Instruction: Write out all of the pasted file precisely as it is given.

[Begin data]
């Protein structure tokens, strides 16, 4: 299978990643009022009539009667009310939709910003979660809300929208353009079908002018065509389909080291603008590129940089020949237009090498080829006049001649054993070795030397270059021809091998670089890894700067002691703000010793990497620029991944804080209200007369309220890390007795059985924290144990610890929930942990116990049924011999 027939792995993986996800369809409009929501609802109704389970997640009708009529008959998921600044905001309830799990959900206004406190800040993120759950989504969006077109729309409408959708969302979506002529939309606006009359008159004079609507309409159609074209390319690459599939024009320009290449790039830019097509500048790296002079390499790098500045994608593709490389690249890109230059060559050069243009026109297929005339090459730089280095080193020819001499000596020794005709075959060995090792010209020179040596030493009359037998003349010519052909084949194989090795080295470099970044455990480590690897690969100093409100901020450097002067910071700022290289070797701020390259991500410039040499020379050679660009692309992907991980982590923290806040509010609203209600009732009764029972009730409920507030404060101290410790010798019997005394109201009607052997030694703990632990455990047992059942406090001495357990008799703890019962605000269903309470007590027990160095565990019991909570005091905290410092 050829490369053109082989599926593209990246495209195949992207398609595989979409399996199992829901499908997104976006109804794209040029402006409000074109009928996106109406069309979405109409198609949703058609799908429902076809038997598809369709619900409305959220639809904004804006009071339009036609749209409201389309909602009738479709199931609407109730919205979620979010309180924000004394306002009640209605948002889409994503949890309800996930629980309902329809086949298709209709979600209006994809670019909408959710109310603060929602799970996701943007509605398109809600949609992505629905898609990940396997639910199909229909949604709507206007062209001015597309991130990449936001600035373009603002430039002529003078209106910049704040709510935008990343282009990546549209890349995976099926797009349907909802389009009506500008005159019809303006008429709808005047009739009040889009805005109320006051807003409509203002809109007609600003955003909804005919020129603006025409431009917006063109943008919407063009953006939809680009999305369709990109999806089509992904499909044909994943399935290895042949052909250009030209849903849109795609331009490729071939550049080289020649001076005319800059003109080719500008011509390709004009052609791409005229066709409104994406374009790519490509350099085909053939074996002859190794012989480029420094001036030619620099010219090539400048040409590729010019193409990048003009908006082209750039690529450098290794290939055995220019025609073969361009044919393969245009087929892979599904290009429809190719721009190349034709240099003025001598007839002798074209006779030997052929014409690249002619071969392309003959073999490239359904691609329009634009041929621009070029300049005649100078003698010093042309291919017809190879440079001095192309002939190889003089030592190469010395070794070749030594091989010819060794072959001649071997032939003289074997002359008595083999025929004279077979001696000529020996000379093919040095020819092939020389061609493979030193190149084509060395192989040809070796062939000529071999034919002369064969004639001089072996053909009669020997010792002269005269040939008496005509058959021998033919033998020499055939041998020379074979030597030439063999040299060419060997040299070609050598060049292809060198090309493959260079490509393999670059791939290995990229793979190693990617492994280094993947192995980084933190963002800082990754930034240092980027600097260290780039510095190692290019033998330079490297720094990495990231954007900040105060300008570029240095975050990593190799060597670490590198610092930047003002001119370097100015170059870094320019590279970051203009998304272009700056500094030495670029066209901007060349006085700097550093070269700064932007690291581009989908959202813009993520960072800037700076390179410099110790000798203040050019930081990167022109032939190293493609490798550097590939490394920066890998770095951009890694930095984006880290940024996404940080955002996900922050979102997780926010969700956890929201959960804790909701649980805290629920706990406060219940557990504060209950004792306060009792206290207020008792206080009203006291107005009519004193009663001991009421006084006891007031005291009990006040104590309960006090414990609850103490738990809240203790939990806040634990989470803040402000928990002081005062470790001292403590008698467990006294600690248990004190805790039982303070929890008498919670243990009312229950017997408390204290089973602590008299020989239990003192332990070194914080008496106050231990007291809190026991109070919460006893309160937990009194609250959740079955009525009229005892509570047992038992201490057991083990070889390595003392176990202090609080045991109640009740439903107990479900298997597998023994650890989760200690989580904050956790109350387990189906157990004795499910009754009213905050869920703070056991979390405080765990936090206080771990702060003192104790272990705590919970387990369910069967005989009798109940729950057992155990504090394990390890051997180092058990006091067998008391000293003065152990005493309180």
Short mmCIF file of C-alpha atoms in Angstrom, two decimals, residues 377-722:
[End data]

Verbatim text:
């Protein structure tokens, strides 16, 4: 299978990643009022009539009667009310939709910003979660809300929208353009079908002018065509389909080291603008590129940089020949237009090498080829006049001649054993070795030397270059021809091998670089890894700067002691703000010793990497620029991944804080209200007369309220890390007795059985924290144990610890929930942990116990049924011999 027939792995993986996800369809409009929501609802109704389970997640009708009529008959998921600044905001309830799990959900206004406190800040993120759950989504969006077109729309409408959708969302979506002529939309606006009359008159004079609507309409159609074209390319690459599939024009320009290449790039830019097509500048790296002079390499790098500045994608593709490389690249890109230059060559050069243009026109297929005339090459730089280095080193020819001499000596020794005709075959060995090792010209020179040596030493009359037998003349010519052909084949194989090795080295470099970044455990480590690897690969100093409100901020450097002067910071700022290289070797701020390259991500410039040499020379050679660009692309992907991980982590923290806040509010609203209600009732009764029972009730409920507030404060101290410790010798019997005394109201009607052997030694703990632990455990047992059942406090001495357990008799703890019962605000269903309470007590027990160095565990019991909570005091905290410092 050829490369053109082989599926593209990246495209195949992207398609595989979409399996199992829901499908997104976006109804794209040029402006409000074109009928996106109406069309979405109409198609949703058609799908429902076809038997598809369709619900409305959220639809904004804006009071339009036609749209409201389309909602009738479709199931609407109730919205979620979010309180924000004394306002009640209605948002889409994503949890309800996930629980309902329809086949298709209709979600209006994809670019909408959710109310603060929602799970996701943007509605398109809600949609992505629905898609990940396997639910199909229909949604709507206007062209001015597309991130990449936001600035373009603002430039002529003078209106910049704040709510935008990343282009990546549209890349995976099926797009349907909802389009009506500008005159019809303006008429709808005047009739009040889009805005109320006051807003409509203002809109007609600003955003909804005919020129603006025409431009917006063109943008919407063009953006939809680009999305369709990109999806089509992904499909044909994943399935290895042949052909250009030209849903849109795609331009490729071939550049080289020649001076005319800059003109080719500008011509390709004009052609791409005229066709409104994406374009790519490509350099085909053939074996002859190794012989480029420094001036030619620099010219090539400048040409590729010019193409990048003009908006082209750039690529450098290794290939055995220019025609073969361009044919393969245009087929892979599904290009429809190719721009190349034709240099003025001598007839002798074209006779030997052929014409690249002619071969392309003959073999490239359904691609329009634009041929621009070029300049005649100078003698010093042309291919017809190879440079001095192309002939190889003089030592190469010395070794070749030594091989010819060794072959001649071997032939003289074997002359008595083999025929004279077979001696000529020996000379093919040095020819092939020389061609493979030193190149084509060395192989040809070796062939000529071999034919002369064969004639001089072996053909009669020997010792002269005269040939008496005509058959021998033919033998020499055939041998020379074979030597030439063999040299060419060997040299070609050598060049292809060198090309493959260079490509393999670059791939290995990229793979190693990617492994280094993947192995980084933190963002800082990754930034240092980027600097260290780039510095190692290019033998330079490297720094990495990231954007900040105060300008570029240095975050990593190799060597670490590198610092930047003002001119370097100015170059870094320019590279970051203009998304272009700056500094030495670029066209901007060349006085700097550093070269700064932007690291581009989908959202813009993520960072800037700076390179410099110790000798203040050019930081990167022109032939190293493609490798550097590939490394920066890998770095951009890694930095984006880290940024996404940080955002996900922050979102997780926010969700956890929201959960804790909701649980805290629920706990406060219940557990504060209950004792306060009792206290207020008792206080009203006291107005009519004193009663001991009421006084006891007031005291009990006040104590309960006090414990609850103490738990809240203790939990806040634990989470803040402000928990002081005062470790001292403590008698467990006294600690248990004190805790039982303070929890008498919670243990009312229950017997408390204290089973602590008299020989239990003192332990070194914080008496106050231990007291809190026991109070919460006893309160937990009194609250959740079955009525009229005892509570047992038992201490057991083990070889390595003392176990202090609080045991109640009740439903107990479900298997597998023994650890989760200690989580904050956790109350387990189906157990004795499910009754009213905050869920703070056991979390405080765990936090206080771990702060003192104790272990705590919970387990369910069967005989009798109940729950057992155990504090394990390890051997180092058990006091067998008391000293003065152990005493309180």
Short mmCIF file of C-alpha atoms in Angstrom, two decimals, residues 377-722: